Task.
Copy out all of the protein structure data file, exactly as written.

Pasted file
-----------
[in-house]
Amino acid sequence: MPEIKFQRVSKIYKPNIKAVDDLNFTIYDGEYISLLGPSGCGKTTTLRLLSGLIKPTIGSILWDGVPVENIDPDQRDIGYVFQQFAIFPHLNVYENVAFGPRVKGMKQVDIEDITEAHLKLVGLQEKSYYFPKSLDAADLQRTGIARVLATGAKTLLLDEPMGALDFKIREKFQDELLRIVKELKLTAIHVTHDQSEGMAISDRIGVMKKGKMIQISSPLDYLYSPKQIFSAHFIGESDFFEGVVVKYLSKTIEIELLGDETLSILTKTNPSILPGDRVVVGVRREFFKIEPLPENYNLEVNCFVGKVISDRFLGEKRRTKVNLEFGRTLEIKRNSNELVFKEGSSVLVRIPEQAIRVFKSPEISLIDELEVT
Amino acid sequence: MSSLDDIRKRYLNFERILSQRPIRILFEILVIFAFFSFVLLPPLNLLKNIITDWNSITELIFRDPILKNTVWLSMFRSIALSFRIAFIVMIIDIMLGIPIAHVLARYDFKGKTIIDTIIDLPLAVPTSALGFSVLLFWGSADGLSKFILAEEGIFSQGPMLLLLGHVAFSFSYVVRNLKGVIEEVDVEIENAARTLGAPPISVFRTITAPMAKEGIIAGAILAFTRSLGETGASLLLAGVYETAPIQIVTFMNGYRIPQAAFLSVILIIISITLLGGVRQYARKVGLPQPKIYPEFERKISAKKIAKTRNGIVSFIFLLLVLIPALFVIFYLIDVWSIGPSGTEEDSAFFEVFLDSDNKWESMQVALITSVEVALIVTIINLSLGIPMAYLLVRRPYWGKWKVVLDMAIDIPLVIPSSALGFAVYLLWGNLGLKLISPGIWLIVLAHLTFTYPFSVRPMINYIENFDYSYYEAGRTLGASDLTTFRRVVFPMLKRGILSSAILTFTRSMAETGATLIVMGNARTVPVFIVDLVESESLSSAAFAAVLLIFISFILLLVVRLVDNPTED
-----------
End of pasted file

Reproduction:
[in-house]
Amino acid sequence: MPEIKFQRVSKIYKPNIKAVDDLNFTIYDGEYISLLGPSGCGKTTTLRLLSGLIKPTIGSILWDGVPVENIDPDQRDIGYVFQQFAIFPHLNVYENVAFGPRVKGMKQVDIEDITEAHLKLVGLQEKSYYFPKSLDAADLQRTGIARVLATGAKTLLLDEPMGALDFKIREKFQDELLRIVKELKLTAIHVTHDQSEGMAISDRIGVMKKGKMIQISSPLDYLYSPKQIFSAHFIGESDFFEGVVVKYLSKTIEIELLGDETLSILTKTNPSILPGDRVVVGVRREFFKIEPLPENYNLEVNCFVGKVISDRFLGEKRRTKVNLEFGRTLEIKRNSNELVFKEGSSVLVRIPEQAIRVFKSPEISLIDELEVT
Amino acid sequence: MSSLDDIRKRYLNFERILSQRPIRILFEILVIFAFFSFVLLPPLNLLKNIITDWNSITELIFRDPILKNTVWLSMFRSIALSFRIAFIVMIIDIMLGIPIAHVLARYDFKGKTIIDTIIDLPLAVPTSALGFSVLLFWGSADGLSKFILAEEGIFSQGPMLLLLGHVAFSFSYVVRNLKGVIEEVDVEIENAARTLGAPPISVFRTITAPMAKEGIIAGAILAFTRSLGETGASLLLAGVYETAPIQIVTFMNGYRIPQAAFLSVILIIISITLLGGVRQYARKVGLPQPKIYPEFERKISAKKIAKTRNGIVSFIFLLLVLIPALFVIFYLIDVWSIGPSGTEEDSAFFEVFLDSDNKWESMQVALITSVEVALIVTIINLSLGIPMAYLLVRRPYWGKWKVVLDMAIDIPLVIPSSALGFAVYLLWGNLGLKLISPGIWLIVLAHLTFTYPFSVRPMINYIENFDYSYYEAGRTLGASDLTTFRRVVFPMLKRGILSSAILTFTRSMAETGATLIVMGNARTVPVFIVDLVESESLSSAAFAAVLLIFISFILLLVVRLVDNPTED